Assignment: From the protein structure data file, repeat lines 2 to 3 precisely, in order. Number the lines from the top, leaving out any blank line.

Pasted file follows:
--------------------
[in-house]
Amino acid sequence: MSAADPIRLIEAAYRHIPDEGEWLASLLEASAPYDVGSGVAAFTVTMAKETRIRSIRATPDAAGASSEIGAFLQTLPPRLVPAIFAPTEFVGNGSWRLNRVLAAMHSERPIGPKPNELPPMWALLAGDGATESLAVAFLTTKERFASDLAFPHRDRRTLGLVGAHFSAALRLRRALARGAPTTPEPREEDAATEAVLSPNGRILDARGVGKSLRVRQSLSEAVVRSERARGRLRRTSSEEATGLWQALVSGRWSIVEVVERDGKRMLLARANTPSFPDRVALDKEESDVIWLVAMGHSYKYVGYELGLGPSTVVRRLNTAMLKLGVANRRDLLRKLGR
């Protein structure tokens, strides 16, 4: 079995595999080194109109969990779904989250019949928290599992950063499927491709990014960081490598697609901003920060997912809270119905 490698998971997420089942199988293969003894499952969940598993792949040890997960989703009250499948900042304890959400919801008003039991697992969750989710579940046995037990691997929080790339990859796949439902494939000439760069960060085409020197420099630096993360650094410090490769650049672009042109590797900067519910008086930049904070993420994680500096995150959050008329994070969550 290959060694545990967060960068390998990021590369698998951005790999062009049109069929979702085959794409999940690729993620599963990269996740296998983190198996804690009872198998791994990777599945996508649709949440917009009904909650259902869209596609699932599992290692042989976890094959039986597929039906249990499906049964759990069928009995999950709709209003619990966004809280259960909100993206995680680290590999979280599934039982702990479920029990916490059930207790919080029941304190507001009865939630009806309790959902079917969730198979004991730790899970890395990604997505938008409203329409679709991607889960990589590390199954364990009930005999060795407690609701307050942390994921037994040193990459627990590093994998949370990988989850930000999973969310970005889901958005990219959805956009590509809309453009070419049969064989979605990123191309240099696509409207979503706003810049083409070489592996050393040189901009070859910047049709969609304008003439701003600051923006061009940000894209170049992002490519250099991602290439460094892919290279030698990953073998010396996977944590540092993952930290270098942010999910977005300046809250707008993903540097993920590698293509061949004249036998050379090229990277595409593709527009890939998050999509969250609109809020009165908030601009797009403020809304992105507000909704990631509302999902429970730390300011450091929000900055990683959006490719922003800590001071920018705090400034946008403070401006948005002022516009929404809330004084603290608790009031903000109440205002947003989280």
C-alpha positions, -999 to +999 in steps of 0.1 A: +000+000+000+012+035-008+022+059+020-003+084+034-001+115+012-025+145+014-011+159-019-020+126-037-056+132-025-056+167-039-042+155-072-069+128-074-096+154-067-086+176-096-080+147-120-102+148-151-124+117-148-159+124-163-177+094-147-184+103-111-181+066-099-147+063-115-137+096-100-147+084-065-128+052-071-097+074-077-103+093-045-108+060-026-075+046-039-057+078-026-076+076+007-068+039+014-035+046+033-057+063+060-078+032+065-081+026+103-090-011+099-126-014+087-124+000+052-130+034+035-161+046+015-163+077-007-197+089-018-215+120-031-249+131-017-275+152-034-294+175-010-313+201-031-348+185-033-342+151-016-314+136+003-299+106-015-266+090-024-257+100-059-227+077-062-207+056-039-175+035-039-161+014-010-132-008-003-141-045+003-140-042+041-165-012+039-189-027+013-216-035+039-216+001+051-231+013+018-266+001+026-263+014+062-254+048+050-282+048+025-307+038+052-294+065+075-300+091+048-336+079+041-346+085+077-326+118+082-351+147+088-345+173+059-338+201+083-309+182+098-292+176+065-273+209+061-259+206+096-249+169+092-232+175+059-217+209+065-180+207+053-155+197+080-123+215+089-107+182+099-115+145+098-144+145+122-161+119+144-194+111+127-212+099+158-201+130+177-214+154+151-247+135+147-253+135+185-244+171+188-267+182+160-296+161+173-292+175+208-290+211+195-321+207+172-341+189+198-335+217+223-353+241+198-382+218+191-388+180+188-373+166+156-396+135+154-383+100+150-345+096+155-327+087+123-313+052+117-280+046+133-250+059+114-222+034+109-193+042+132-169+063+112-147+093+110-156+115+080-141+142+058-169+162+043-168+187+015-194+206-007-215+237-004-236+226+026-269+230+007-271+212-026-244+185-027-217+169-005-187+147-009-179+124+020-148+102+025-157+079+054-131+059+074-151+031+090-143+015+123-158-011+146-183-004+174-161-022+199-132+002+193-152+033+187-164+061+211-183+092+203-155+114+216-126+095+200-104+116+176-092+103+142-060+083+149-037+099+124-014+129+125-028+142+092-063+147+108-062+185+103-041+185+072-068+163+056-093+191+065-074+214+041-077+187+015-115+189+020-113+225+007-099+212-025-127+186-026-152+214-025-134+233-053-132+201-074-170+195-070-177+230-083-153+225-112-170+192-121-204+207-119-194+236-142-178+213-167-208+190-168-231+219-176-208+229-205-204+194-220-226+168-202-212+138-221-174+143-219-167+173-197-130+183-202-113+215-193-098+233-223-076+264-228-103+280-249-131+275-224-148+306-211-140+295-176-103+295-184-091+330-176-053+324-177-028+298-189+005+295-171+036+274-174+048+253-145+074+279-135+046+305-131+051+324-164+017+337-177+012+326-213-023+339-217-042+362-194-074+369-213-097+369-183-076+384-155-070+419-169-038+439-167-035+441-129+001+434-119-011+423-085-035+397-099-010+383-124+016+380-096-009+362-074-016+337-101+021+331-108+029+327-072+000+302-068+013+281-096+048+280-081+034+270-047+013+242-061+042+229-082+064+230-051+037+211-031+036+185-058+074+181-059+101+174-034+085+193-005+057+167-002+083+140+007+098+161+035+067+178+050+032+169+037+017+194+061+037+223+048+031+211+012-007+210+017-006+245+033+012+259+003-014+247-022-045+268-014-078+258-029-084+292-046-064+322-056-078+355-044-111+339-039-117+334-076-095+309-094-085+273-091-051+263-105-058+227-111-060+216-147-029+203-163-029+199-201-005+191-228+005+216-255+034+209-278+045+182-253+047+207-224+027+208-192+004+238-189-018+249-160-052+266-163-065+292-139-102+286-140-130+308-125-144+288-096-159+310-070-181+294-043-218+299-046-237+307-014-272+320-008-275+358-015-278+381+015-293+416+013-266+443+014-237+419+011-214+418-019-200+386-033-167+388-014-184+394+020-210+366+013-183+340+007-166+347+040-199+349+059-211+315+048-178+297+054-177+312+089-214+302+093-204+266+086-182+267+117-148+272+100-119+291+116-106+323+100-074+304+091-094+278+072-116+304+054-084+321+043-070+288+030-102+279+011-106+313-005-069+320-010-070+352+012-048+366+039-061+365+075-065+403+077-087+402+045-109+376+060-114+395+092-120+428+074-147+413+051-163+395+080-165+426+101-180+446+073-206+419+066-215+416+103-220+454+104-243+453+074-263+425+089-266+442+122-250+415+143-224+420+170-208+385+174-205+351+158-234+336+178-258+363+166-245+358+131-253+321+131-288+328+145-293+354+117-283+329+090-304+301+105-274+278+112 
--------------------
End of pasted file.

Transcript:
Amino acid sequence: MSAADPIRLIEAAYRHIPDEGEWLASLLEASAPYDVGSGVAAFTVTMAKETRIRSIRATPDAAGASSEIGAFLQTLPPRLVPAIFAPTEFVGNGSWRLNRVLAAMHSERPIGPKPNELPPMWALLAGDGATESLAVAFLTTKERFASDLAFPHRDRRTLGLVGAHFSAALRLRRALARGAPTTPEPREEDAATEAVLSPNGRILDARGVGKSLRVRQSLSEAVVRSERARGRLRRTSSEEATGLWQALVSGRWSIVEVVERDGKRMLLARANTPSFPDRVALDKEESDVIWLVAMGHSYKYVGYELGLGPSTVVRRLNTAMLKLGVANRRDLLRKLGR
């Protein structure tokens, strides 16, 4: 079995595999080194109109969990779904989250019949928290599992950063499927491709990014960081490598697609901003920060997912809270119905 490698998971997420089942199988293969003894499952969940598993792949040890997960989703009250499948900042304890959400919801008003039991697992969750989710579940046995037990691997929080790339990859796949439902494939000439760069960060085409020197420099630096993360650094410090490769650049672009042109590797900067519910008086930049904070993420994680500096995150959050008329994070969550 290959060694545990967060960068390998990021590369698998951005790999062009049109069929979702085959794409999940690729993620599963990269996740296998983190198996804690009872198998791994990777599945996508649709949440917009009904909650259902869209596609699932599992290692042989976890094959039986597929039906249990499906049964759990069928009995999950709709209003619990966004809280259960909100993206995680680290590999979280599934039982702990479920029990916490059930207790919080029941304190507001009865939630009806309790959902079917969730198979004991730790899970890395990604997505938008409203329409679709991607889960990589590390199954364990009930005999060795407690609701307050942390994921037994040193990459627990590093994998949370990988989850930000999973969310970005889901958005990219959805956009590509809309453009070419049969064989979605990123191309240099696509409207979503706003810049083409070489592996050393040189901009070859910047049709969609304008003439701003600051923006061009940000894209170049992002490519250099991602290439460094892919290279030698990953073998010396996977944590540092993952930290270098942010999910977005300046809250707008993903540097993920590698293509061949004249036998050379090229990277595409593709527009890939998050999509969250609109809020009165908030601009797009403020809304992105507000909704990631509302999902429970730390300011450091929000900055990683959006490719922003800590001071920018705090400034946008403070401006948005002022516009929404809330004084603290608790009031903000109440205002947003989280």